Why the Need for Security & How to Protect Yourself
The Internet has given over a billion people, worldwide, a way to instantly find information. The number of threats to consumerís security increases as the consumer connects with more computers, companies, and people online. The Federal Trade Commission (ìFTCî), the nationís consumer protection agency, says that all Internet users should understand the importance of online security and should take measures to protect themselves.
The Computer: Part of a computer’s sophistication lies in its ability to connect with other computers over the Internet to bring you information. When it is connected with other computers, it opens itself up for the transmission of information, which can create vulnerability for the computer. Hackers can connect to the computer, scan it for open ports, and gain access to unauthorized information about the computer user.
Most computers have an Intrusion Detection System (ìIDSî) that monitors the computer for suspicious activity.
When suspicious activity is detected, the IDS sends an alert that an intrusion has occurred.
An IDS alone will not protect your computer from incoming hackers and viruses. Computer users also need to protect themselves with firewalls, which create a barrier between hackers and the computer and help to prevent access to unauthorized information.
The Computer User: The computer user can also accidentally open doors that will lead to a security breach, such as when the user is using the Internet to make purchases. According to the U.S. Census Bureau, U.S. e-commerce sales for the year 2007 were $136.4 billion. Although the Internet has made shopping a whole lot easier, it has also increased the number of instances of identity theft. A study conducted by the US Department of Justice reports that 6.4 million households experienced some kind of identity theft in 2005. Consumers also open themselves up to increased junk e-mail called SPAM when shopping online. Thankfully, there are ways to minimize your risk when shopping online.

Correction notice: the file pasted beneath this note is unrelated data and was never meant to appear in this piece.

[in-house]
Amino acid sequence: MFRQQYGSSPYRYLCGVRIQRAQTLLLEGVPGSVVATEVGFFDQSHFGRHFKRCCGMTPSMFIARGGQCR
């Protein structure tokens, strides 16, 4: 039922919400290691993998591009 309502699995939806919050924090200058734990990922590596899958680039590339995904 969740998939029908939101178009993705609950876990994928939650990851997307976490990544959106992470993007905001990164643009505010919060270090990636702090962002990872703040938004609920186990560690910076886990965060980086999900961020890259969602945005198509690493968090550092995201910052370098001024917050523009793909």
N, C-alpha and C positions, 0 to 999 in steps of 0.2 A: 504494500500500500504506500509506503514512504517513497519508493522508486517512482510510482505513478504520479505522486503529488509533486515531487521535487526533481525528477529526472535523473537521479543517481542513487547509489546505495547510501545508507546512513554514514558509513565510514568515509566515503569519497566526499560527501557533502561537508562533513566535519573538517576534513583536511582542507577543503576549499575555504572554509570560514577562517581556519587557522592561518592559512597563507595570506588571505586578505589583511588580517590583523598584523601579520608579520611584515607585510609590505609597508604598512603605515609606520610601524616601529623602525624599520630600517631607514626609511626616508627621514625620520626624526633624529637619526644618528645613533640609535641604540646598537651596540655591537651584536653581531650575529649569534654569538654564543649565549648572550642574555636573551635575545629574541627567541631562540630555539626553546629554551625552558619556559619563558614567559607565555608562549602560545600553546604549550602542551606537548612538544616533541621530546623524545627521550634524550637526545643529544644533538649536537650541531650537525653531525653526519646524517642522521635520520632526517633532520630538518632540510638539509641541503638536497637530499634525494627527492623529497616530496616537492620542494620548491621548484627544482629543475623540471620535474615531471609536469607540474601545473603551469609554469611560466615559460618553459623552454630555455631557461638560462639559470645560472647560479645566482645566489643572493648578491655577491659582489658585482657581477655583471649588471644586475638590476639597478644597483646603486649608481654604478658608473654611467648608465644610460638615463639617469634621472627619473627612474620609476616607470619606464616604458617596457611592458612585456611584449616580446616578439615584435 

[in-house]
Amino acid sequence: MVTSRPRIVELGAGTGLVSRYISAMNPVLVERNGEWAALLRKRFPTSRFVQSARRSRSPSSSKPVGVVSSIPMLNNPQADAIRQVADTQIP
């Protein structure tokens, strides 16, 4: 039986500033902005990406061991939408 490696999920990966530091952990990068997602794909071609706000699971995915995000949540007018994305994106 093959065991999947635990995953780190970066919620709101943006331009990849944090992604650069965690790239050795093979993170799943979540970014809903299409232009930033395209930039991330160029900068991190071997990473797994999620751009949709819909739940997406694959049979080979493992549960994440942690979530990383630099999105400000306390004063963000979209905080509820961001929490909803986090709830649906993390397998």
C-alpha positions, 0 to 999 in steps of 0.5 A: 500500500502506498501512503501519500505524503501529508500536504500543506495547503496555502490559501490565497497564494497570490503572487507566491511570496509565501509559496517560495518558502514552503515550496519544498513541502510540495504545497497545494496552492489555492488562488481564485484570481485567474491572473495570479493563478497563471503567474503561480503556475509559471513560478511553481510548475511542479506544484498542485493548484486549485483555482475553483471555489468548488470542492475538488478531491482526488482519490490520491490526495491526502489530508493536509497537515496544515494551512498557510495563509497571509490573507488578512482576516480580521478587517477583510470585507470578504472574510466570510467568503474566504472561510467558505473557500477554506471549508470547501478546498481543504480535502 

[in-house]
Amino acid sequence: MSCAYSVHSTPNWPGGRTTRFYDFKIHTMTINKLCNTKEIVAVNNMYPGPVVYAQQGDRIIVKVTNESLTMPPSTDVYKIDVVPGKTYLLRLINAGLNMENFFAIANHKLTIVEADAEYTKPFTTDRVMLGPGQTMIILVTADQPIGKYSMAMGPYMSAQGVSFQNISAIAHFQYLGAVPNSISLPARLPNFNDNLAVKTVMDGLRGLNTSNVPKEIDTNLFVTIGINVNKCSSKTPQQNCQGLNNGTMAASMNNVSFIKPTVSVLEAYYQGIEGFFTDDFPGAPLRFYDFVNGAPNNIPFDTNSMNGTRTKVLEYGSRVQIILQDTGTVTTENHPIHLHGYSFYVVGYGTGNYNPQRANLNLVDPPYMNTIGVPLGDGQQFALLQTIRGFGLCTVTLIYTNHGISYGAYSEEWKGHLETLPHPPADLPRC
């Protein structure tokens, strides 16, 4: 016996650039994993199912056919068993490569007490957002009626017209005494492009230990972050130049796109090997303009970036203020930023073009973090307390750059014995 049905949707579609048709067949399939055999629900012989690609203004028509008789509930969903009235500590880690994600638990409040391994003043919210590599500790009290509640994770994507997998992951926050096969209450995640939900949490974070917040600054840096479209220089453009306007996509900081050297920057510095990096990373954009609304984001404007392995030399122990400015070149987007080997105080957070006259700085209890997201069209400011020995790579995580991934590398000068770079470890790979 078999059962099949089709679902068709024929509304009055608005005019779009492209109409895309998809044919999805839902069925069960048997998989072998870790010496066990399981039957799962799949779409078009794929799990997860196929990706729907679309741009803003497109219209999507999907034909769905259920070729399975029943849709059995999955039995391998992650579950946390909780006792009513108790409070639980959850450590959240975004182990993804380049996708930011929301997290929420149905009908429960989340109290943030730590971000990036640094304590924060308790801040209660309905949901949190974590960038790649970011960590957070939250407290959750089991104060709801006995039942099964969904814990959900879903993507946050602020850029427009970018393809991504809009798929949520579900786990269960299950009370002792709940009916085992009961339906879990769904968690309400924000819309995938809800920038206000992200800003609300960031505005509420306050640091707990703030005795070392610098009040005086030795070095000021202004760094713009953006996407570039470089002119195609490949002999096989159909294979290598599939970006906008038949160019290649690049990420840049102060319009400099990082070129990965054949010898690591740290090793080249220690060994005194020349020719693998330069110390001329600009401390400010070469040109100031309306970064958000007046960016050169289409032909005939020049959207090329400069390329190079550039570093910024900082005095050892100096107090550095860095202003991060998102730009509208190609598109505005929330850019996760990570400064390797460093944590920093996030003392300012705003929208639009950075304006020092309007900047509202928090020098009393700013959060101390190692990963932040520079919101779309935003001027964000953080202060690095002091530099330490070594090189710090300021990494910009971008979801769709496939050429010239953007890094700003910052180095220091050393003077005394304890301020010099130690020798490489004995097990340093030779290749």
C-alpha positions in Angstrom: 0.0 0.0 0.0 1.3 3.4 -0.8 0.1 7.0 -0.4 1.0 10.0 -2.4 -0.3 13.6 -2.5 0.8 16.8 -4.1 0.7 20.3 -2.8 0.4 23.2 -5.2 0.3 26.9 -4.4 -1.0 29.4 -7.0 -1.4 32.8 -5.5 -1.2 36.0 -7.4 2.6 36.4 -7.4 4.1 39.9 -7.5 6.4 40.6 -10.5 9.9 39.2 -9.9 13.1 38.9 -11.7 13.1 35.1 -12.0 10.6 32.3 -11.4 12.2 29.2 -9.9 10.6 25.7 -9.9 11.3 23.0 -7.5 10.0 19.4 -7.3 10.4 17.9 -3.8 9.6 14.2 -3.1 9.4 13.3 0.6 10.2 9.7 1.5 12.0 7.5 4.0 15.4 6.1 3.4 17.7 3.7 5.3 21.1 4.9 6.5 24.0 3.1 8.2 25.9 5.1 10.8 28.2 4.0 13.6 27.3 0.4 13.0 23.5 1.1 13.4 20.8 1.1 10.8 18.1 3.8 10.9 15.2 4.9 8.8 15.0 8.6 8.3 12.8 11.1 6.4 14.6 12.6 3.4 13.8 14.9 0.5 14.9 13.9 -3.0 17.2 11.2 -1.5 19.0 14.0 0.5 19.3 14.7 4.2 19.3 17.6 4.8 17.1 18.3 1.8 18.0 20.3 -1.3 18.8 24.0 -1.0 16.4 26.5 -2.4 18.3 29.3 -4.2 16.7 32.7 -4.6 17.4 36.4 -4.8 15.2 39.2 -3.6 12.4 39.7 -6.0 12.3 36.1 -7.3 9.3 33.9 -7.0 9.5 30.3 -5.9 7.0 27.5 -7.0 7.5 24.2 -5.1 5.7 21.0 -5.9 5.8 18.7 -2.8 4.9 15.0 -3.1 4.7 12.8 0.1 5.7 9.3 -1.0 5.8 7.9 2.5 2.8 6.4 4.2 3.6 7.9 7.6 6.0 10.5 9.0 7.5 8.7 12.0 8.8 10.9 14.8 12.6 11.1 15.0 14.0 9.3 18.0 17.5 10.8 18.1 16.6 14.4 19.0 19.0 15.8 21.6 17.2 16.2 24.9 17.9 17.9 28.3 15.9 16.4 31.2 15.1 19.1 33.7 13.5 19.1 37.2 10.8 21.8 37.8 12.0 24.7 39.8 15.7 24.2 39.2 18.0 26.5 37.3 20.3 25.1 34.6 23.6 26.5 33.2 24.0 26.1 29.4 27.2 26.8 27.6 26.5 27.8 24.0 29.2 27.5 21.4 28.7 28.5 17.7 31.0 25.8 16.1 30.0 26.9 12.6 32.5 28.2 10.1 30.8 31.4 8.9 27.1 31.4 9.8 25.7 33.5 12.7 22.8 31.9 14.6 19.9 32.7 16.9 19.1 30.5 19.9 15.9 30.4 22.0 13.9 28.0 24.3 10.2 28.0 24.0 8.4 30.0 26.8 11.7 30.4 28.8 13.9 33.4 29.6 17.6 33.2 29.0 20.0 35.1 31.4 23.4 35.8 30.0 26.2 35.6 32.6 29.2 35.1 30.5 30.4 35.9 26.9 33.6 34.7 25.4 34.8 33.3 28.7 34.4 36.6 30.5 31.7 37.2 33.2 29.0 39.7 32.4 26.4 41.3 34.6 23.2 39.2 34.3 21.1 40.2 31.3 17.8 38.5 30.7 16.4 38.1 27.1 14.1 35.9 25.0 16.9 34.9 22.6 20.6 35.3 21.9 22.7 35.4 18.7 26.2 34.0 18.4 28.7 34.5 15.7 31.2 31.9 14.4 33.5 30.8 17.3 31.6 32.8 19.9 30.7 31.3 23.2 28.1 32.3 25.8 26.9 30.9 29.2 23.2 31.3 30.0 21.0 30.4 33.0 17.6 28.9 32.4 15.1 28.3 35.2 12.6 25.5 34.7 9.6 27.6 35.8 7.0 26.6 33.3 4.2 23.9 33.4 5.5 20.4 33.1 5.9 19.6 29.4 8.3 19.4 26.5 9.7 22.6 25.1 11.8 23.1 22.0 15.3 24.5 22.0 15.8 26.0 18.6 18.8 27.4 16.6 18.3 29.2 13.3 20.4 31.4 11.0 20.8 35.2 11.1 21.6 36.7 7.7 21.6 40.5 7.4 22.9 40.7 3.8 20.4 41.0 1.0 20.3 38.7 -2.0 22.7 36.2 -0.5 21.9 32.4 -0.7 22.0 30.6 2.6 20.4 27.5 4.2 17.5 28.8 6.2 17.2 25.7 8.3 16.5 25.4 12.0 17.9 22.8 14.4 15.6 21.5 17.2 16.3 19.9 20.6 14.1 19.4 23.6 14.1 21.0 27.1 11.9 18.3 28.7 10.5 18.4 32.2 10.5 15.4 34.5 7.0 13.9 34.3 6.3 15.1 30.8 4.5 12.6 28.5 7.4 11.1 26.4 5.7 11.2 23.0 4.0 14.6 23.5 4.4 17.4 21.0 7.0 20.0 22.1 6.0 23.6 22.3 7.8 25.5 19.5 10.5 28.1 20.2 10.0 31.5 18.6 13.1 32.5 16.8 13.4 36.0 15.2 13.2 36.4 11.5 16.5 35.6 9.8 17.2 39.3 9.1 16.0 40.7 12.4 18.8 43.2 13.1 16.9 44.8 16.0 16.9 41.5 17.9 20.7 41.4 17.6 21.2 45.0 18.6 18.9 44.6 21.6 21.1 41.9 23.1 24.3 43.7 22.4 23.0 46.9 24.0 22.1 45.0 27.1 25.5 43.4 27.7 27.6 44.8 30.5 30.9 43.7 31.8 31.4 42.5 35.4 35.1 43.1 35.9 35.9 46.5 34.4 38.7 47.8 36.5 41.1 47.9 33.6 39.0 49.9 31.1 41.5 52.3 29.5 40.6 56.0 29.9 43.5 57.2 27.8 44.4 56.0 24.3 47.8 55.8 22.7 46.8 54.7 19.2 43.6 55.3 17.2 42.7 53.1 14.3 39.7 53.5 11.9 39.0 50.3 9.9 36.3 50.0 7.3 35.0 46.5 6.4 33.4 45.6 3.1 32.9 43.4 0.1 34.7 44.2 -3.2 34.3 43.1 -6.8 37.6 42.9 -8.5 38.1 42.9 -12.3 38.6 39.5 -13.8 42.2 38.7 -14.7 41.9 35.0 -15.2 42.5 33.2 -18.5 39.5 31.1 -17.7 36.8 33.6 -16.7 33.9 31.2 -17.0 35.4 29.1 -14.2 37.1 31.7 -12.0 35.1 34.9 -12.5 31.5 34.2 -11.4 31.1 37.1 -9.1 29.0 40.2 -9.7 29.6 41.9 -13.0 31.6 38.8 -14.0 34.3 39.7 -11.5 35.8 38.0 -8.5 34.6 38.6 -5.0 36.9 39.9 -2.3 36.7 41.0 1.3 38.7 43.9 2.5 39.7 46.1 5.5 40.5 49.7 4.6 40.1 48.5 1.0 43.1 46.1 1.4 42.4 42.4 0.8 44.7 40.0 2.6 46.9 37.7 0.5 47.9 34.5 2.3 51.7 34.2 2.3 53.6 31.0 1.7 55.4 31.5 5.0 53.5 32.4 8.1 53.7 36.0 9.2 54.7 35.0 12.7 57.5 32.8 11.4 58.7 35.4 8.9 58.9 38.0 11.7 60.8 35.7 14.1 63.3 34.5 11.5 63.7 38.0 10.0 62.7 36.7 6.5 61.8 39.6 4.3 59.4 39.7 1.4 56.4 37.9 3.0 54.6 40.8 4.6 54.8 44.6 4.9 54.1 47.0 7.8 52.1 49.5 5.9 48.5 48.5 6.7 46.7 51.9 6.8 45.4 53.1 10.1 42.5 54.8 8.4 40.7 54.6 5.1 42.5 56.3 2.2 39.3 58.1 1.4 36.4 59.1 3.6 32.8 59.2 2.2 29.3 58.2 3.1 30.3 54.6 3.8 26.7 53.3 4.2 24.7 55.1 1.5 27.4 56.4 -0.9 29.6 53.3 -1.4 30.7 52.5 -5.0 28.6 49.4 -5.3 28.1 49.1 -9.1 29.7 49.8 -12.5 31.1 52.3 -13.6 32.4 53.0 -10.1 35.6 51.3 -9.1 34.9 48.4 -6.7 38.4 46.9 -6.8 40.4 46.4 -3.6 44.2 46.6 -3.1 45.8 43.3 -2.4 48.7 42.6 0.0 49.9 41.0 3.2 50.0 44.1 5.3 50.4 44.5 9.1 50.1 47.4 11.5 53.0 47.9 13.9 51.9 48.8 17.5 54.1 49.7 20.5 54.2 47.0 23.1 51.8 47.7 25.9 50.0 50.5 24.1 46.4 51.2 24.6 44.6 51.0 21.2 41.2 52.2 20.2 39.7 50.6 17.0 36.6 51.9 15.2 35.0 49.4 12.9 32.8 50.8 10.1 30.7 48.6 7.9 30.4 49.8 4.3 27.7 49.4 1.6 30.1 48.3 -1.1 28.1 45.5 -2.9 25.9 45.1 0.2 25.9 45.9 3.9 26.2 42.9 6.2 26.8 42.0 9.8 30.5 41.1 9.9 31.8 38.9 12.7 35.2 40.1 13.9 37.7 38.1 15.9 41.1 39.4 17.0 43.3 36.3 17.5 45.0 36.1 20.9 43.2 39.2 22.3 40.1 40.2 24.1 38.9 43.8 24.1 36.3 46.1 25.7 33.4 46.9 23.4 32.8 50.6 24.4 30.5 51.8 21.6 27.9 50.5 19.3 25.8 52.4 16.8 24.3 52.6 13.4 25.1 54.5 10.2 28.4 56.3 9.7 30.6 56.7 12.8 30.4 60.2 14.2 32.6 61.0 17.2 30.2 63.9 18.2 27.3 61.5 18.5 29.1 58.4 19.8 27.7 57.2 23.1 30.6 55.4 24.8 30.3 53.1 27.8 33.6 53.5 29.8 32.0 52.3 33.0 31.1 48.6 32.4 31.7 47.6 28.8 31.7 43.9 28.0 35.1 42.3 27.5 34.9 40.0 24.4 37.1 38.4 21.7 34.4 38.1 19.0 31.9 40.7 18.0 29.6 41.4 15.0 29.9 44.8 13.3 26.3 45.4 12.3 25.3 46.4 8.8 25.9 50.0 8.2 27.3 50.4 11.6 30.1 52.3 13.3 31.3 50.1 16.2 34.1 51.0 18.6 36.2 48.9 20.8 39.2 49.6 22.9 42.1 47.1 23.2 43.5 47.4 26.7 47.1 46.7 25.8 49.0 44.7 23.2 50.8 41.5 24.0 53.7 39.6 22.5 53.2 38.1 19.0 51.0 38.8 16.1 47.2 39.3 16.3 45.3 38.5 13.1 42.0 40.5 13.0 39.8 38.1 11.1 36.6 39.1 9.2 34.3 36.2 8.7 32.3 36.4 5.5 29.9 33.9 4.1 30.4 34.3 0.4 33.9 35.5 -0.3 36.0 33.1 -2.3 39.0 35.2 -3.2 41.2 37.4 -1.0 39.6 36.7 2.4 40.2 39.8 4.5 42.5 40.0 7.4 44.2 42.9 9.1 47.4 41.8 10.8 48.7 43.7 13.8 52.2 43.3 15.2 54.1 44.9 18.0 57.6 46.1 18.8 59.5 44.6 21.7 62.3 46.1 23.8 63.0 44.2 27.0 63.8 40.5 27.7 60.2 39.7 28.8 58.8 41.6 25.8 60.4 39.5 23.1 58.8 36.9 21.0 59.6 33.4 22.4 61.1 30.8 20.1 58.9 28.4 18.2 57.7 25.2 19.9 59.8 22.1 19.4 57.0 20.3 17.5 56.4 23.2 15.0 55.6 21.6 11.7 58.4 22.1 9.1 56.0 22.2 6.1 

Be careful where you post your email address.
Consumers using the Internet increase their chances of receiving SPAM e-mail each time they provide their e-mail address to make a purchase. As mentioned earlier, hackers can access consumer information by scanning ports that are not secure. Consumers can help protect themselves by only providing information that is necessary when making a purchase. There are companies designed to help protect consumers from e-commerce identity theft and SPAM.
When providing payment information, consumers should always make sure the site is secure. An easy way to determine whether a site is secure is to look at the web address bar at the top of the screen. The HTTP, which precedes the address, should change to HTTPS when checking out on a shopping site. The ësí indicates that the consumer is shopping from a secure page.
Finally, a consumer should avoid using ATM/debit cards to make purchases, as the breach of this information could lead to unauthorized access of the consumerís bank account information. Use a credit card instead. Most credit card companies will work on behalf of their client, should a hacker steal their credit card information. In many cases, the consumer will only be responsible for $50 of the transactions.
When consumer shops wisely on the Internet and acts in conjunction with private Internet security sites and the FTC they will decrease the chances of being one of the six million households affected by identity theft.